Simple: for me this one is more brutal and level of ferocity is incomparable. I am a collector of raw/ harsh sounding records and fell in love with this one after hearing it for the first time in 15 years. And secondly I do not have the rights and original tapes, artwork, design files etc. for the official version of the album “puked genital purulency”, it all belongs to Hammer Music and if they want to release it on vinyl of course they are more than welcome...

SW: I think you have had multiple contacts for the LP release from beginning to end and you worked hard for this to happen. Tell us the about the process.

Bülent: The process was quite involved. From the beginning to end I had Sevared Records in mind. However, this label is more focused on cd releases and he didn’t have much experience with vinyl and on top all that I knew he was pretty uncomfortable with the artwork of the cd version of this release. So I had to be pretty strategic because never got a straight “yes” from him regarding the picture disc. I talked to multiple record labels and worked with two artists. Mike Hrubovcak and Jon Zig. Mike had already done the cd artwork so he just changed a couple of things and made it ready for a picture disc release. Jon provided me two types of artwork after getting into some heavy discussions on what I am looking for. One was a complete oil painting and the other one was a black & white drawing.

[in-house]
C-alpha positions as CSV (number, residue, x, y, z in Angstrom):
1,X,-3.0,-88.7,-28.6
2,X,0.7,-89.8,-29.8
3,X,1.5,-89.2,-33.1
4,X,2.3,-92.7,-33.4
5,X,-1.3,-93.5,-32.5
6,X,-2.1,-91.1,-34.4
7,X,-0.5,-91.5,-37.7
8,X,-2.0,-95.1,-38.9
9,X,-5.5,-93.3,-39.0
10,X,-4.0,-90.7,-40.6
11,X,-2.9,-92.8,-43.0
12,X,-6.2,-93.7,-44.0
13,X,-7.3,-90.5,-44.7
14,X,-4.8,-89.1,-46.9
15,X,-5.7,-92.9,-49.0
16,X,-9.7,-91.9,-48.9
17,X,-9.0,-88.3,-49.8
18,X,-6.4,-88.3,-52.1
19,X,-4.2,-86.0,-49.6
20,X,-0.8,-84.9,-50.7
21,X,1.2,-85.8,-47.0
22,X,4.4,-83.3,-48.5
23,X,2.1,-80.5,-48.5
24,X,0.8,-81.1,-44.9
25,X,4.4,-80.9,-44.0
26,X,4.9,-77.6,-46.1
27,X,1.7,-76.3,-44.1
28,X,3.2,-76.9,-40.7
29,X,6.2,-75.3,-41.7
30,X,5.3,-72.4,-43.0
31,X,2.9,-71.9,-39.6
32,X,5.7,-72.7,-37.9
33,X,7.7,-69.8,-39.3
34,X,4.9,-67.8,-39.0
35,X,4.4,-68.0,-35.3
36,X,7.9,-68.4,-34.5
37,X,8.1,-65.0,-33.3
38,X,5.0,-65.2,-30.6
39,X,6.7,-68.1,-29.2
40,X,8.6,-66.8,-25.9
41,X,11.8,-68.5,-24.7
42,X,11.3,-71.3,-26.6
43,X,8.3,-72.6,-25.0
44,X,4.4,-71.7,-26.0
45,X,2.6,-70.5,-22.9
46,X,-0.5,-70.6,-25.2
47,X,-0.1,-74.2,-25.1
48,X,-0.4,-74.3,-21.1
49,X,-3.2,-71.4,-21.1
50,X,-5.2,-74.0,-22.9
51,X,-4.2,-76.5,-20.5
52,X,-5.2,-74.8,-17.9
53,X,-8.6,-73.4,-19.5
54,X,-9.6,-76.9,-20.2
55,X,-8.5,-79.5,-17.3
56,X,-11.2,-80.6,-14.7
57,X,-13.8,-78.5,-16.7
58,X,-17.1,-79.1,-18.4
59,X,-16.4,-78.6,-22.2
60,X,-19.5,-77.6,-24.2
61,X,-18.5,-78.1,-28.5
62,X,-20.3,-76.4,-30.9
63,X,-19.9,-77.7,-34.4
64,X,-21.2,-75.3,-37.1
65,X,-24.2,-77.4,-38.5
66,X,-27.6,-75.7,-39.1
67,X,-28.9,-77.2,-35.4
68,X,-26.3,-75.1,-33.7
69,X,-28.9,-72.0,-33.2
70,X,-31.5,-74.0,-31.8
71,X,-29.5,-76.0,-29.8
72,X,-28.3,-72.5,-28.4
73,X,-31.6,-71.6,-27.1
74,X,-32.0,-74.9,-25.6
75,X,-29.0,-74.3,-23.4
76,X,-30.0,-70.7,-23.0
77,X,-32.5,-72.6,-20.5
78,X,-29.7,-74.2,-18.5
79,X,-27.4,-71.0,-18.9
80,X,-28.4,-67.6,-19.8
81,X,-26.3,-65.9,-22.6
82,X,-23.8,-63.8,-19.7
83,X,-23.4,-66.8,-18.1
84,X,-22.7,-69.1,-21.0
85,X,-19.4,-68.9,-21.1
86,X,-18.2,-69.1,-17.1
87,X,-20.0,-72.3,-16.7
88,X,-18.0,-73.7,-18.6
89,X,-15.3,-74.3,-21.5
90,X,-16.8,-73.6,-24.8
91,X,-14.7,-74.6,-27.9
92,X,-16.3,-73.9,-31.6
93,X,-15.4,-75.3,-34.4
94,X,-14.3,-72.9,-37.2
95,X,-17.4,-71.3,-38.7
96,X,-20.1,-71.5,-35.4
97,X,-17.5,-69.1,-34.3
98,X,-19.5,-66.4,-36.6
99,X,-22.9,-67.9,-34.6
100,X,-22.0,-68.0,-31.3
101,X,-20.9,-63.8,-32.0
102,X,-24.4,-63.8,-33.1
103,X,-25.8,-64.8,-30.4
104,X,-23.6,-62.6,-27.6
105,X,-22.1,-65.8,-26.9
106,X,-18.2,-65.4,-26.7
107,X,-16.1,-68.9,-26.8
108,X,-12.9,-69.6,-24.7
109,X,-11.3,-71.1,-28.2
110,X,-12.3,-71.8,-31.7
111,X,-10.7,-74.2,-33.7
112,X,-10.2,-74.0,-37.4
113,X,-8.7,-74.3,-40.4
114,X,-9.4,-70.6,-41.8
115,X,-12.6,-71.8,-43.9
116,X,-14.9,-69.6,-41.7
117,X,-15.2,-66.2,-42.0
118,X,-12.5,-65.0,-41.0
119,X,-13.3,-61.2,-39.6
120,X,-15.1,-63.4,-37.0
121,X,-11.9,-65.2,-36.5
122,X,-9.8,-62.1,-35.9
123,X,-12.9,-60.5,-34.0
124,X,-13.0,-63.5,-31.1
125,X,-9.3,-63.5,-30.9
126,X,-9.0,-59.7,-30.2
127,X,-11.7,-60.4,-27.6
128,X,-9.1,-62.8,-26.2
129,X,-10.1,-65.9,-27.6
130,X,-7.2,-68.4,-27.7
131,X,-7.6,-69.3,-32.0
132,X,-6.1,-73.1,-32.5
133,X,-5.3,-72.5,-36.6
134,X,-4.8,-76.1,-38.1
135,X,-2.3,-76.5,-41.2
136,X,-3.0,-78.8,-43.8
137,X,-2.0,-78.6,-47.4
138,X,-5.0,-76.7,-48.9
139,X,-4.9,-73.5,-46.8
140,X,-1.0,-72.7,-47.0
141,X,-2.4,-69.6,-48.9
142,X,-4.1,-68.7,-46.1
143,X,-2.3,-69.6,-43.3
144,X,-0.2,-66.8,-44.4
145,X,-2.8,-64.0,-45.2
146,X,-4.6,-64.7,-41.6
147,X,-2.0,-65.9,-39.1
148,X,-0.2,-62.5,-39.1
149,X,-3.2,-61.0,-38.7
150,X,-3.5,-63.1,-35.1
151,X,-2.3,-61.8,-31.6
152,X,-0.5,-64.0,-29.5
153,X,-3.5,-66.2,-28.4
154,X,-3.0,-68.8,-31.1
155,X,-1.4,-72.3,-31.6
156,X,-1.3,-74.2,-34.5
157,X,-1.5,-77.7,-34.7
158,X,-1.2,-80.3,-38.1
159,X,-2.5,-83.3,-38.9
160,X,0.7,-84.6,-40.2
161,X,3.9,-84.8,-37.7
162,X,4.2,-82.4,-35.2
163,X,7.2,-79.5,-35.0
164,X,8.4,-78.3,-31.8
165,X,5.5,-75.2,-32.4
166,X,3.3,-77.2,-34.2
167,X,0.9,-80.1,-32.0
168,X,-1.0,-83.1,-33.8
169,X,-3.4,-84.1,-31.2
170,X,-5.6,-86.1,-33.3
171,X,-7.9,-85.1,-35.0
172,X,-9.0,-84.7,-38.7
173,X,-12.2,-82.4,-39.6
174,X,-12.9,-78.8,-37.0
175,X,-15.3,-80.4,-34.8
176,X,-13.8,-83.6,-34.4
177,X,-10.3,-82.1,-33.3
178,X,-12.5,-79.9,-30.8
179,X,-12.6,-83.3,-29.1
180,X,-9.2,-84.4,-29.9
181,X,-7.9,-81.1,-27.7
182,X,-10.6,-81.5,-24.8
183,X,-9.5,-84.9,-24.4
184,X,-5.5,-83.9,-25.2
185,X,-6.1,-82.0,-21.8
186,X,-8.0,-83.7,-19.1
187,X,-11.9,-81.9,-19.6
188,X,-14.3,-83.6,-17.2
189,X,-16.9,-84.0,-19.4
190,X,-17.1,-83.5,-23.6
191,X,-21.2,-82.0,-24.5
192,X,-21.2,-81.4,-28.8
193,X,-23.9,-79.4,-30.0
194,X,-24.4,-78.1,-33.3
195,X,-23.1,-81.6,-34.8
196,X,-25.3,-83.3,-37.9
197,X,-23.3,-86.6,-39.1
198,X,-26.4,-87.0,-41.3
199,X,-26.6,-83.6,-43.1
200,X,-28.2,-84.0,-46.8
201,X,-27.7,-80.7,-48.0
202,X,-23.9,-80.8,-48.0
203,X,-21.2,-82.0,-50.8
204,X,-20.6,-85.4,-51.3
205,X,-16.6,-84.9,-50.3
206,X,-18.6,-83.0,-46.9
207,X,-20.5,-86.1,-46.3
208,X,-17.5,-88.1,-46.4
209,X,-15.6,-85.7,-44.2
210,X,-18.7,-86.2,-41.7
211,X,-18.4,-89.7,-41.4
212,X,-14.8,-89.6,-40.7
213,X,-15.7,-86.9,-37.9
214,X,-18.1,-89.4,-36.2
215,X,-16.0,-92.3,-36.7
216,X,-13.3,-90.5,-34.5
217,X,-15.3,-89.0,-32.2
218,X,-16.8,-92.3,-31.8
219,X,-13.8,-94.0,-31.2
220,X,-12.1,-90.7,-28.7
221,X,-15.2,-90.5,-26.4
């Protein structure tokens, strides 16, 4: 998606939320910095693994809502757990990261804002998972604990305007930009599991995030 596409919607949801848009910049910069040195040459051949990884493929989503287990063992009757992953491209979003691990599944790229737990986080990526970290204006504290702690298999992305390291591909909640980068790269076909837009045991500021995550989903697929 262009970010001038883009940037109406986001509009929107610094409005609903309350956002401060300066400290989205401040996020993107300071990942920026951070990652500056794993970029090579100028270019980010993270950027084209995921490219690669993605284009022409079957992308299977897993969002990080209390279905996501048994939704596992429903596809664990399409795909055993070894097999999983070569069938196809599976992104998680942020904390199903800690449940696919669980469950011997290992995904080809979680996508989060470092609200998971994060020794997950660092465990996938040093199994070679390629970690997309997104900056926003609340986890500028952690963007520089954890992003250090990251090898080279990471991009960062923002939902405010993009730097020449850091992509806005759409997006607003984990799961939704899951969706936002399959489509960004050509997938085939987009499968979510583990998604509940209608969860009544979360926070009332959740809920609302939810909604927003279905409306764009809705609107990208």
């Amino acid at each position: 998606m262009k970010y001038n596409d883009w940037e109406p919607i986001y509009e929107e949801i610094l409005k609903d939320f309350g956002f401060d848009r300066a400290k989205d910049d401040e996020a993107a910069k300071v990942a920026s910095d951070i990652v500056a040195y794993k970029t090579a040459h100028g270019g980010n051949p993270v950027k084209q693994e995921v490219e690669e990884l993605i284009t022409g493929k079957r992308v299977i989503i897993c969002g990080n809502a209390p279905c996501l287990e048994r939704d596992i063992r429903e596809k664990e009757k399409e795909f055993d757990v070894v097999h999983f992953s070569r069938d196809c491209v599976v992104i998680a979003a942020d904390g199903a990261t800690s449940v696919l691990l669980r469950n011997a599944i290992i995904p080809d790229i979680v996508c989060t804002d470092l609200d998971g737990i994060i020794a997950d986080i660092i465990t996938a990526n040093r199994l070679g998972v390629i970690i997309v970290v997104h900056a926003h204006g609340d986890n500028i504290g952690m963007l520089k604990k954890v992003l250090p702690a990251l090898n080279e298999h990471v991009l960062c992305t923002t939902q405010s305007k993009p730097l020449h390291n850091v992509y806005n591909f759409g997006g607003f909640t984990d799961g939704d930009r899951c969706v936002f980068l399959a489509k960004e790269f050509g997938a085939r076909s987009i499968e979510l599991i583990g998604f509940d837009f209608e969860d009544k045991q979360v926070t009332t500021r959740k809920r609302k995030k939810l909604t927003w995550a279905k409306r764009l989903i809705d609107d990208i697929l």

The oil painting is extremely detailed and dark. Unless you put the flash light on it like I did here the details do not come out. So it could have become a recipe for disaster at the pressing stage. I decided to go with the black & white drawing because it was clear, not very complicated and was able to leave a memorable impression upon first look. So he colored that with Photoshop and after many many iterations on design details involving; colors, fonts, band member pictures and their exact locations we ended up with the final design you see down below on my turntable.

Mike’s design is below as well. Once I got these ready it was kind of slam dunk, I forwarded both to Sevared Recs and got the ok to move forward with Jon’s design.

There was one more problem to solve thoughL....

Because a vinyl especially a picture disc release is a pretty complicated process both design and sound quality wise, I wanted to be in charge of everything at every step of the process. But of course you cannot ask a label to release your stuff and tell them that you want to do everything yourself right?